21/09/2011 07:07 BST | Updated 21/11/2011 05:12 GMT

Bank Of England Committee Considered Interest Rate Cut

Bank of England policymakers are moving closer to taking further emergency action to jumpstart the UK recovery in the face of a "marked deterioration" in the economic outlook, documents have revealed.

The majority of the Bank's Monetary Policy Committee (MPC) believe the case for increasing its quantitative easing (QE) programme - injecting cash into the economy to stimulate growth - strengthened in the month running up to its September meeting.

The MPC even considered cutting interest rates below their current record low of 0.5%, minutes from the September meeting revealed, but members decided this would not be preferable to further QE.

A raft of disappointing economic surveys - especially in the services sector - pointed to weaker growth in the second half of the year than the MPC had predicted in its key inflation report last month.

The MPC voted eight to one in favour of holding its QE, or asset purchases, programme at its current level of £200 billion, with external member Adam Posen reiterating his call to boost the stock by another £50 billion. All members voted in favour of holding interest rates.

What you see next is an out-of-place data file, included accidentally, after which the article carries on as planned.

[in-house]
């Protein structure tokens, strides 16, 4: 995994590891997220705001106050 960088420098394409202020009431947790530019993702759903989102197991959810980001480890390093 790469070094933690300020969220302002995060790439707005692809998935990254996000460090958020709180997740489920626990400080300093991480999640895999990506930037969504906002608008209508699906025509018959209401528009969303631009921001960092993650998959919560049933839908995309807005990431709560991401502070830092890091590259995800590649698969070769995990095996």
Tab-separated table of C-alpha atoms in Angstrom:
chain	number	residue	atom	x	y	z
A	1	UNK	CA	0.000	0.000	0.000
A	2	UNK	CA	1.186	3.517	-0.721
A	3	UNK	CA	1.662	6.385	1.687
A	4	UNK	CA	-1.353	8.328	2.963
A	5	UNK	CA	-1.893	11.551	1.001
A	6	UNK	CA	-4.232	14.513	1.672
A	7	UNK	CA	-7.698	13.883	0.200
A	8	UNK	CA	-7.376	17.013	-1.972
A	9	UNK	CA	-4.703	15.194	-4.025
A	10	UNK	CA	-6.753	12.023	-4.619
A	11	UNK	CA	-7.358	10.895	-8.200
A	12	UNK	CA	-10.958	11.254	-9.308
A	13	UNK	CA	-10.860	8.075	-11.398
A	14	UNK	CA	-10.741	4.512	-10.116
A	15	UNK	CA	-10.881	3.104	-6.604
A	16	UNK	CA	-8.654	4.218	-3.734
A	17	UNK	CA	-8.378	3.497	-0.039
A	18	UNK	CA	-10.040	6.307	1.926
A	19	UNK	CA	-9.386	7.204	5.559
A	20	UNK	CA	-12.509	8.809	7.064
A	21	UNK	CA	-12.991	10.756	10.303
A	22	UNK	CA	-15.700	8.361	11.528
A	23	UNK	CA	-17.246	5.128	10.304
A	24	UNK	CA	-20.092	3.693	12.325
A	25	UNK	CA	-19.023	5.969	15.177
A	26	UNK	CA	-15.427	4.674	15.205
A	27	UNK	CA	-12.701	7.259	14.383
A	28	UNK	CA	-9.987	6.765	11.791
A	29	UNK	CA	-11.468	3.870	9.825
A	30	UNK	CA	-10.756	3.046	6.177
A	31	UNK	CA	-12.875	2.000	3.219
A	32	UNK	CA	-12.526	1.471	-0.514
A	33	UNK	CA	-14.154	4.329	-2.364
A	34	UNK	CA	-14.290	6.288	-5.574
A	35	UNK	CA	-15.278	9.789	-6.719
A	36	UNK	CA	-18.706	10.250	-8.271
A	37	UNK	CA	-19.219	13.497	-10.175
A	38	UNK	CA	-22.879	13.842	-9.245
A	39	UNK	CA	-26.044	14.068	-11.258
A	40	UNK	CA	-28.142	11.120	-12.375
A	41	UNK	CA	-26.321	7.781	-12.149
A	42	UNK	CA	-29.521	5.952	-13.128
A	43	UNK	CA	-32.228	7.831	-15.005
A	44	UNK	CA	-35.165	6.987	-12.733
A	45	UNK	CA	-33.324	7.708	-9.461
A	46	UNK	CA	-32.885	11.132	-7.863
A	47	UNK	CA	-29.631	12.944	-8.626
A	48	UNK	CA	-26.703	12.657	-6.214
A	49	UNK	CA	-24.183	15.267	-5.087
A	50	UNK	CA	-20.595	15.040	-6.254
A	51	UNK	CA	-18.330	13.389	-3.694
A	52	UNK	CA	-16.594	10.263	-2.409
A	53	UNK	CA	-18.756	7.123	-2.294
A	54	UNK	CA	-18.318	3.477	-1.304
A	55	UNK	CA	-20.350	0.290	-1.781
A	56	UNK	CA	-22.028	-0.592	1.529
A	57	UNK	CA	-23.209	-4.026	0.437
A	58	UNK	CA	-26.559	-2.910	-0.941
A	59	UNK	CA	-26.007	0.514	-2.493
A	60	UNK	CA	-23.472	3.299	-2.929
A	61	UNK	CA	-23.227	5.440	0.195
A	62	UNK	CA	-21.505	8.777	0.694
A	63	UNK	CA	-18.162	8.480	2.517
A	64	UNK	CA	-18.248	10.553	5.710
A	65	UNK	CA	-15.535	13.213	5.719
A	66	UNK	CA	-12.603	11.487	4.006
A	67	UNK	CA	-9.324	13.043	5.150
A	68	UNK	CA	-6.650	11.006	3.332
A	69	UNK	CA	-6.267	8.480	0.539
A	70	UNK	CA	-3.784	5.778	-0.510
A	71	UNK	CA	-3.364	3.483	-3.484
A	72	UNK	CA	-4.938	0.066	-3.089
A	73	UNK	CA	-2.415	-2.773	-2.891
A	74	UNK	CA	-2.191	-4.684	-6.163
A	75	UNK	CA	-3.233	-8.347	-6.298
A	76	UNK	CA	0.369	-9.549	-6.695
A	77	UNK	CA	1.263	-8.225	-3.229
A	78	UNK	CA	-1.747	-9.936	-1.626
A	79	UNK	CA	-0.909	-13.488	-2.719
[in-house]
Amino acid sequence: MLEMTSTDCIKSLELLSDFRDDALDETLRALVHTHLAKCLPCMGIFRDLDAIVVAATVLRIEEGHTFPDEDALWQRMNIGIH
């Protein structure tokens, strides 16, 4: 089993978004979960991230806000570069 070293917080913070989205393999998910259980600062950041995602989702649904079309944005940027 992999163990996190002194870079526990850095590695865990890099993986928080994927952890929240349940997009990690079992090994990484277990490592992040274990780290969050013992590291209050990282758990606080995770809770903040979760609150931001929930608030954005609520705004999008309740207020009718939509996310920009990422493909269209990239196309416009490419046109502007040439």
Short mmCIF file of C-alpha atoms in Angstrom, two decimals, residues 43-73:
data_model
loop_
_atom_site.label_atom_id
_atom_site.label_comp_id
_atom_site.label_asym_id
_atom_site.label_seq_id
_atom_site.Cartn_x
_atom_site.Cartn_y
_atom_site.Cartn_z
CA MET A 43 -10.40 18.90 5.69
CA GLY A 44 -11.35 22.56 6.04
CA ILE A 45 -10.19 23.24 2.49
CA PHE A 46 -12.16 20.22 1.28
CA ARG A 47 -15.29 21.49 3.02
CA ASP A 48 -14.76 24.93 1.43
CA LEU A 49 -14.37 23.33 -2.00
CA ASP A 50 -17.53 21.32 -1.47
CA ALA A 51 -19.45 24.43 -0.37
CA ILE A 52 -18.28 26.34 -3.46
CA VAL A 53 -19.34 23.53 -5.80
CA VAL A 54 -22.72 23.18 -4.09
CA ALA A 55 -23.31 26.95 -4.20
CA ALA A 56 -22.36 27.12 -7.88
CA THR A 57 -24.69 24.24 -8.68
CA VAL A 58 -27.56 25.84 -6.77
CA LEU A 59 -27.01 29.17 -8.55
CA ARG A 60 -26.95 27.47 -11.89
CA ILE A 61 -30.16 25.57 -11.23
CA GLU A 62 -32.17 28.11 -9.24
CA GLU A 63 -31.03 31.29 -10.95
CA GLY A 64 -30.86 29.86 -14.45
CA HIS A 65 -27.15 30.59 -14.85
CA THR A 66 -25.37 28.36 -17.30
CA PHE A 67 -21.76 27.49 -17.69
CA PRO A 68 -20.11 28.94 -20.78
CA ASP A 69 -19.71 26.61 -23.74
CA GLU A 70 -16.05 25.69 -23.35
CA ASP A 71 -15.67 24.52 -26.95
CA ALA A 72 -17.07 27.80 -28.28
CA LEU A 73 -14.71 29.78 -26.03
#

The September minutes are the clearest signal yet that the Bank fears the UK economy is heading towards the rocks and will raise fears that the country is lurching towards a double-dip recession.

Global growth fears were fuelled throughout August as the euro-zone debt crisis rumbled on, further cracks emerged in the US economy and soft manufacturing, services and trade figures were published in the UK.

The Bank documents were published a day after the International Monetary Fund (IMF) warned that the global economy had entered a "dangerous new phase" and slashed its growth forecasts for the UK, euro-zone and US.

The IMF's World Economic Outlook, published after the MPC held its meeting, estimates the UK will grow at 1.1%, down from 1.5% forecast in June and much lower than the 1.7% predicted by the Office for Budget Responsibility (OBR).

The minutes gave no hint as to exactly when the Bank might fire up its printing presses again but said a continuation of the current weak economic conditions would be enough to justify further QE at a "subsequent meeting".